Woman suing State over swine flu jab is one of 70 cases initiated
Kildare woman says she suffered narcolepsey and fainting fits after getting Pandemrix vaccine
Signs posted in Dublin Airport in 2009 warning about swine flu. Photograph: Frank Miller
An action by a woman who claims she suffered narcolepsy after receiving the swine flu vaccine is among 70 cases initiated here over the vaccine.
Aoife Bennett is among those suing the Minister for Health, the HSE and Glaxosmithkline (GSK) Biologicals S.A in the High Court over being given the Pandemrix vaccine against “human swine flu” in the period 2009-2010.
Her case was before the Master of the High Court on Thursday when he granted a preliminuiary application to join the Health Products Regulatory Authority (HPRA), formerly the Irish Medicines Board (IMB), as a defendant.
Ms Bennett, from Naas, Co Kildare, claims she suffered injuries including narcolepsey and cataplexy disorder, fainting fits, as a result of being given Pandemrix in 2009.
The application to join the HPRA came after her lawyers discovered information about the vaccine’s safety records furnished by GSK in 2009-10 to the then IMB.
The IMB, which became the HPRA in 2014, is a State body whose role is to protect and enhance public health by regulating medical products.
It is alleged the safety reports show a “particularly striking” difference between the number of adverse effects in those given Pandemrix and a similar vaccine also made by GSK.
Had parents been aware of the “vast difference” in the numbers of people who had adverse effects from the respective vaccines, they would not have given their consent to the administration of Pandemrix to their children, it is claimed.
As a result of the documents, Ms Bennett claims the HPRA owes a duty of care to persons given Pandemrix, including relating to how the safety and appropriateness of the vaccine was monitored.
‘Breach of duties’
She alleges that the manner in which the HPRA performed its functions breached those duties.
William Binchy BL, instructed by solicitor Gillian O’Connor, for Ms Bennett secured permission from Master Edmund Honohan to add the HPRA as a defendant.
In a sworn statement seeking to have the authority joined, Ms O’Connor said the application followed examination of 4,500 documents discovered to the plaintiff by GSK.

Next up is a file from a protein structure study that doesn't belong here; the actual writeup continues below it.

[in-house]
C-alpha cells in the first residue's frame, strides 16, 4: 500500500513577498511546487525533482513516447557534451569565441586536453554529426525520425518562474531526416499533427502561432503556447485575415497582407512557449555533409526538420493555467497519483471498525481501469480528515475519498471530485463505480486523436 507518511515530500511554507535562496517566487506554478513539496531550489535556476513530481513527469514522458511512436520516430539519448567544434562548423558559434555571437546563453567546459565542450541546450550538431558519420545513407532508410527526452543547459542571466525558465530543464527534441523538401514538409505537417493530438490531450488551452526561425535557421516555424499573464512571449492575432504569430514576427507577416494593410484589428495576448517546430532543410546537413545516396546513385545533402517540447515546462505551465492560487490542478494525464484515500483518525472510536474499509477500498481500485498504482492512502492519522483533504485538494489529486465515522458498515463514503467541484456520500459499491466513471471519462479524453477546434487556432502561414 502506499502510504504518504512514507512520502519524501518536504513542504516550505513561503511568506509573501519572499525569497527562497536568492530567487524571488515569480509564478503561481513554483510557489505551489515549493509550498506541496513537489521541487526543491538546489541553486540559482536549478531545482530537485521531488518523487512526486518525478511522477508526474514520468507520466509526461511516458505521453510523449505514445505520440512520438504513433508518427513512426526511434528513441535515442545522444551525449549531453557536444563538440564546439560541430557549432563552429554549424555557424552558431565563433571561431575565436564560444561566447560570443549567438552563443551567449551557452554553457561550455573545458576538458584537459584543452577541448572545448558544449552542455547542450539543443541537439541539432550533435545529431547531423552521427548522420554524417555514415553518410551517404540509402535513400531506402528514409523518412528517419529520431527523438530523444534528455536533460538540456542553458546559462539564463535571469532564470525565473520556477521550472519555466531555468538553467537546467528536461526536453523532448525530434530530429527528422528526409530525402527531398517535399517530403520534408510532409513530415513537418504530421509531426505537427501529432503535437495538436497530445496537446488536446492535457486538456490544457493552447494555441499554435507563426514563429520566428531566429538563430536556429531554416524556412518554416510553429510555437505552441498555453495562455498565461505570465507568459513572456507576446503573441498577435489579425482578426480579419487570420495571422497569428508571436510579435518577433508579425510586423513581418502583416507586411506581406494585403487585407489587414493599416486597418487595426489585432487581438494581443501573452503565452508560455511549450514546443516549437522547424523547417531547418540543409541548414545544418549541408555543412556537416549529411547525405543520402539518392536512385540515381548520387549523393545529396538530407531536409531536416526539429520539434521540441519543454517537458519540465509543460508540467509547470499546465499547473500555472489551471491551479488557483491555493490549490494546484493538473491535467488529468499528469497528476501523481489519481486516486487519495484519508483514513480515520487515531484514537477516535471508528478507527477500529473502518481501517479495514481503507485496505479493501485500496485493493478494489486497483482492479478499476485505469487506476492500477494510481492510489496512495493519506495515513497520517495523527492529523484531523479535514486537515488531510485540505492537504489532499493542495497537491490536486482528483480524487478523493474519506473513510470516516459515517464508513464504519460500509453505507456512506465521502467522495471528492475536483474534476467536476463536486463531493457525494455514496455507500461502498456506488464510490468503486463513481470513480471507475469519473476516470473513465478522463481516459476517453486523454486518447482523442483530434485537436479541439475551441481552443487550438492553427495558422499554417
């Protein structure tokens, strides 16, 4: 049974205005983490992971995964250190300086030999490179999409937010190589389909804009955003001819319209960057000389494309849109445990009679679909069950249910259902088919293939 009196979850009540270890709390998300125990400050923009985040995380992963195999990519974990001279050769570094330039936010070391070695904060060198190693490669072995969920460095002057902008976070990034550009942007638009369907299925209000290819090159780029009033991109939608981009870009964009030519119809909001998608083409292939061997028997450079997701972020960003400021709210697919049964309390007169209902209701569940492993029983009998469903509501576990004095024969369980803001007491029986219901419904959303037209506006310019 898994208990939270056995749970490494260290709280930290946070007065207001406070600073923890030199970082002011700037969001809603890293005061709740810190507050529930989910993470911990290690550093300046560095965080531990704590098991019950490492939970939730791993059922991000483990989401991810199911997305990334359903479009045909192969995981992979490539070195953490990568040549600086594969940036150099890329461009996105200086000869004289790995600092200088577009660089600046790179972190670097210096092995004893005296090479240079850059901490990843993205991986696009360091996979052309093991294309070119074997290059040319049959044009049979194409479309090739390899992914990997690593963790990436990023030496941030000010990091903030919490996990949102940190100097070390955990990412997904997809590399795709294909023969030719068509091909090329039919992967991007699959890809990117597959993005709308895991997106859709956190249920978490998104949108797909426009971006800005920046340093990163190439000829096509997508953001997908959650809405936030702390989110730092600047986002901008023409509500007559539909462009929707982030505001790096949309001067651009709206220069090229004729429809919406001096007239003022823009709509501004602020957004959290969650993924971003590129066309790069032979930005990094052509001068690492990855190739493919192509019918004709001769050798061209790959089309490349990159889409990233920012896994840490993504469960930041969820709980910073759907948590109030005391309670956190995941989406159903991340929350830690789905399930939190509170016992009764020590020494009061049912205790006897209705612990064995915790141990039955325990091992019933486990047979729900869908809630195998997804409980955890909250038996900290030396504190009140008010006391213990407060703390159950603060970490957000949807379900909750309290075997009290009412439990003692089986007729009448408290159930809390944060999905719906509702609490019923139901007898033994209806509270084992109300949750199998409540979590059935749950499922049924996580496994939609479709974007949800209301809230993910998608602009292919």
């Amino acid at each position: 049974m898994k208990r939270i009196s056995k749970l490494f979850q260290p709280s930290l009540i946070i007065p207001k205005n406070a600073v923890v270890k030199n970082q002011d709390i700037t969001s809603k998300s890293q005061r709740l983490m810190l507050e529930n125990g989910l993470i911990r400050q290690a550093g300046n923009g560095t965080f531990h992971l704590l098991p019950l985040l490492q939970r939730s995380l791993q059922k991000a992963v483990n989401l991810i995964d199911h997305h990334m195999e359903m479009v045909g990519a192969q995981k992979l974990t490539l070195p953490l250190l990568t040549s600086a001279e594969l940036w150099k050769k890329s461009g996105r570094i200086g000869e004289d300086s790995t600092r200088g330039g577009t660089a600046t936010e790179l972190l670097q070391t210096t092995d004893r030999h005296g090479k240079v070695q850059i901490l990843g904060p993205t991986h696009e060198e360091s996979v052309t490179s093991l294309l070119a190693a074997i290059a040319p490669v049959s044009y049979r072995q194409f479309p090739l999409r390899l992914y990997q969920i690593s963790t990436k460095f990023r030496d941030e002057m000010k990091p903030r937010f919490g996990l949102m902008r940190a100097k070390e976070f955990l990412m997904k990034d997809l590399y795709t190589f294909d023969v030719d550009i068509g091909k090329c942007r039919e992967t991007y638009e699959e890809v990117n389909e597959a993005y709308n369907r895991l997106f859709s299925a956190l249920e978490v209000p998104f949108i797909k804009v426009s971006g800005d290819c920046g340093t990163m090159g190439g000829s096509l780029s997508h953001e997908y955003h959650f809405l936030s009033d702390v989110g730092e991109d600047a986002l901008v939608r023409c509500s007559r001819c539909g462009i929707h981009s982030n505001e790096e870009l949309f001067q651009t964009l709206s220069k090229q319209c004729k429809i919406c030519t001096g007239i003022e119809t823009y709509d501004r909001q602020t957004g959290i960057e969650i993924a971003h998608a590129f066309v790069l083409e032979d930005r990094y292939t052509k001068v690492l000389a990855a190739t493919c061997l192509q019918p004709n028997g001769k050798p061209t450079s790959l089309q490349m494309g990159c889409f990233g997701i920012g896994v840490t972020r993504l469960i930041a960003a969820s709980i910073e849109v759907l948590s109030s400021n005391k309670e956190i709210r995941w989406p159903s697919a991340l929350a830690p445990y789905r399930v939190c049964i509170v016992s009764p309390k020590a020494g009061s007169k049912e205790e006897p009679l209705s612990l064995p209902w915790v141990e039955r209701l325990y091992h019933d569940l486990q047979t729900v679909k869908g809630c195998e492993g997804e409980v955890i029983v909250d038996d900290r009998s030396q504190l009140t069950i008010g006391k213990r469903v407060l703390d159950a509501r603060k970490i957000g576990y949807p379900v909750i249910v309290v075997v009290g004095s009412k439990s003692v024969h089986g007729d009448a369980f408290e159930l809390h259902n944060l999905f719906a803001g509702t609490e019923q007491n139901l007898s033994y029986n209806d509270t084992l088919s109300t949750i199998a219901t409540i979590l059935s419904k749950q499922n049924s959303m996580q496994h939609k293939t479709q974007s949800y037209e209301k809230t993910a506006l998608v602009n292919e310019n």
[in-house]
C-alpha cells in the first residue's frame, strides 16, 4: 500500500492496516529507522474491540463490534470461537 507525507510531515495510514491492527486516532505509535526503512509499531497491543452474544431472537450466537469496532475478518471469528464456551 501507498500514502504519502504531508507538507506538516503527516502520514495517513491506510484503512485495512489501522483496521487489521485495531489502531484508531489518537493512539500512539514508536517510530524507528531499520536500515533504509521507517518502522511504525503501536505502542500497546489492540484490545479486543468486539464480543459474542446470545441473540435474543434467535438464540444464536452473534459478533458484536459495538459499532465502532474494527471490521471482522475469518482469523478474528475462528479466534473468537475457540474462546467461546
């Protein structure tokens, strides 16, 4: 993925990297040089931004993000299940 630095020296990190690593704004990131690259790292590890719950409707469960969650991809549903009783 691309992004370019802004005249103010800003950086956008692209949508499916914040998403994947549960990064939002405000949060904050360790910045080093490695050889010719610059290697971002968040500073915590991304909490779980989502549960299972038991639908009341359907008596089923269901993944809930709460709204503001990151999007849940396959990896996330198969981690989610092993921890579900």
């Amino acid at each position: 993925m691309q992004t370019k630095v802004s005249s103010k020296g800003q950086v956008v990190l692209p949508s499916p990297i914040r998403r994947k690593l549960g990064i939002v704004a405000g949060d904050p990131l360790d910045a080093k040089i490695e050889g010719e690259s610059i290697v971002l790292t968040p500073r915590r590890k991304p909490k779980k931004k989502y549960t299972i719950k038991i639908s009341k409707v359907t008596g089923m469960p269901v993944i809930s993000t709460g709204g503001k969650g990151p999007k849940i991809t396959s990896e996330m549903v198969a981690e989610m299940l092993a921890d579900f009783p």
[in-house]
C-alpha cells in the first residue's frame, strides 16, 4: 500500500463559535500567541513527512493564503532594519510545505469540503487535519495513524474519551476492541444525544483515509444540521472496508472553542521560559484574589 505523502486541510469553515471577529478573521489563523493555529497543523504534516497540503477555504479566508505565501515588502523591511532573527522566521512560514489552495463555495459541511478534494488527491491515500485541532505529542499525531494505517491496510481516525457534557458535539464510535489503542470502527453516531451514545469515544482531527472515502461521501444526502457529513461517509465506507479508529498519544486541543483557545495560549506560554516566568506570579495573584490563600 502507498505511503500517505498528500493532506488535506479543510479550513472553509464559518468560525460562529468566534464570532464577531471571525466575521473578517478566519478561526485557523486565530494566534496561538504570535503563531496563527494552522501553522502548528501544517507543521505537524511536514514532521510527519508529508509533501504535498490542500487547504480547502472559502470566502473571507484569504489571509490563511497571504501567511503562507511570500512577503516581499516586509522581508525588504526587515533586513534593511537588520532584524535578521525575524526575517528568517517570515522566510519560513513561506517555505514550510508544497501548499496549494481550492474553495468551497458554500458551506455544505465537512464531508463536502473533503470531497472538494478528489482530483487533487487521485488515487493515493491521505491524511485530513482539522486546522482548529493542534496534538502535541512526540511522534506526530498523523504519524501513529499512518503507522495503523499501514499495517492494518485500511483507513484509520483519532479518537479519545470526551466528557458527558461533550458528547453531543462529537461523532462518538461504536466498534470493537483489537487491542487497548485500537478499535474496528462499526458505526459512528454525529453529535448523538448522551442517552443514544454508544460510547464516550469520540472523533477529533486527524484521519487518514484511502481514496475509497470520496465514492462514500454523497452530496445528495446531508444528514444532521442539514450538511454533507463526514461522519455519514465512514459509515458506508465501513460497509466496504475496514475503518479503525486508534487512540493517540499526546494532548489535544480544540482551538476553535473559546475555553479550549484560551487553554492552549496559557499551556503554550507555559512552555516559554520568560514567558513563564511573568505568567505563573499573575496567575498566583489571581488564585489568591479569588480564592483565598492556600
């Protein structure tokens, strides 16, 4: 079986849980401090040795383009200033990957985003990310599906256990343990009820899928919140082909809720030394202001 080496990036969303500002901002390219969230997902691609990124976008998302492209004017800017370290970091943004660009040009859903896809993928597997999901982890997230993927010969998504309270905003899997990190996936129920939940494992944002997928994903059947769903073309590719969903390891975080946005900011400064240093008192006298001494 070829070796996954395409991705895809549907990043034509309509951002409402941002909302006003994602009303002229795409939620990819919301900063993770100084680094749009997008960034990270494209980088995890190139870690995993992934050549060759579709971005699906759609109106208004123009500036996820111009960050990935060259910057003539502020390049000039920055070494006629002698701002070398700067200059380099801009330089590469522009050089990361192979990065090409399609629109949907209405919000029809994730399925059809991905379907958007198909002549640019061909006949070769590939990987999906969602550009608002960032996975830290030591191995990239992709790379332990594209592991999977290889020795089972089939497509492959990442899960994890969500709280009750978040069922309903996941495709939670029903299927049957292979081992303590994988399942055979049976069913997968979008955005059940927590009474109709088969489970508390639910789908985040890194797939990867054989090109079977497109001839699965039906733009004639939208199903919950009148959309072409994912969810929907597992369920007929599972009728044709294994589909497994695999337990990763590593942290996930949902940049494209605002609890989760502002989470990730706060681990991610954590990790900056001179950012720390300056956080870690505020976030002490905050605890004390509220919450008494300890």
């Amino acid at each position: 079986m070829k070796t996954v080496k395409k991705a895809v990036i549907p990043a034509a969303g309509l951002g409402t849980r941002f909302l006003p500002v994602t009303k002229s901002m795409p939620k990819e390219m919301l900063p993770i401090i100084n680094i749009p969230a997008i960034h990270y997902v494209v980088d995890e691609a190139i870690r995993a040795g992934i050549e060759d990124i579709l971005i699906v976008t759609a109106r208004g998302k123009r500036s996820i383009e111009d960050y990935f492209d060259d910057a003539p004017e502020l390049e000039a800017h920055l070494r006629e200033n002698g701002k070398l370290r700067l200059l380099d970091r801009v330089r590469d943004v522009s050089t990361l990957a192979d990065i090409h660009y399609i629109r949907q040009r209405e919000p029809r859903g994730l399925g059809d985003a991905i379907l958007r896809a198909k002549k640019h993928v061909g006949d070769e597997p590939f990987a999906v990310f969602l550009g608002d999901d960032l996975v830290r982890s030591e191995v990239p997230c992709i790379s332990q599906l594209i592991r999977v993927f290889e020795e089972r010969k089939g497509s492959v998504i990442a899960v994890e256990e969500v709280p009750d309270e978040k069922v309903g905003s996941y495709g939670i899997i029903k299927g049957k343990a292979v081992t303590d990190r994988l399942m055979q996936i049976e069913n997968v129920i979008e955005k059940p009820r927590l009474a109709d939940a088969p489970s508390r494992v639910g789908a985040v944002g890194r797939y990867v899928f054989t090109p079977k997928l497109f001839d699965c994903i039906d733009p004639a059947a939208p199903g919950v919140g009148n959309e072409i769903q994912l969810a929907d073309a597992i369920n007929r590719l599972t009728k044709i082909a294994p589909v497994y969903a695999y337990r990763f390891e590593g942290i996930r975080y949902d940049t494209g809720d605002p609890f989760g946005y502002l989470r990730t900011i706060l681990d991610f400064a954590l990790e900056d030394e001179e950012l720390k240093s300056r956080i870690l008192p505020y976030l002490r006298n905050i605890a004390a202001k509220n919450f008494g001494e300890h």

The HPRA was not represented at Thursday’s hearing but, in her sworn statement, Ms O’Connor said it has said in correspondence the board would not be admitting any culpability in the matter.
Ms O’Connor said the discovery process had revealed the IMB had data concerning the safety records of Pandemrix which is made in Dresden, Germany and a very similar vaccine also used to treat swine flu made in Quebec, Canada, called Arepanrix.
There are some differences in the manufacturing processes between Quebec and Dresden, Ms O’Connor said.
The safety records show the level of adverse effects in those administered Pandemrix ranged between 10 and 7 times higher than the Canadian made product, she said.
One report from late 2009 stated, of the tens of millions of vaccines administered, there was a serious adverse effect rate of 75.9 per million for Pandemrix compared to 7.9 per million for Arepanrix. The type of adverse effects listed in the reports range from conditions such as convulsions, facial palsy, to stillbirth and fatal outcomes in those who got the vaccines, she said.
Ms O’Connor said the discovered material did not indicate the IMB made the information it had received available to the Minister or the HSE immediately after it was received, or at all.
A representative of the IMB attended all meetings of the National Public Health Emergency Team, which was set up by the Department of Health to oversee the administration of pandemic vaccines, she said.
While discovery is awaited on those meetings, no minutes were recorded regarding adverse effects of Pandemrix at meetings to monitor and oversee the swine flue virus, she said.
A HSE brochure issued to the public in 2009 about swine flu contained information to the effect it was safe to use Pandemrix, it had been appropriately tested and side effects were rare.
Mrs O’Connor said the reality, which she said was known to the Irish Medicines Board, was not all the conclusions contained in the brochure were warranted. Pandemrix was not adequately tested on children and young people before it was licensed, she said.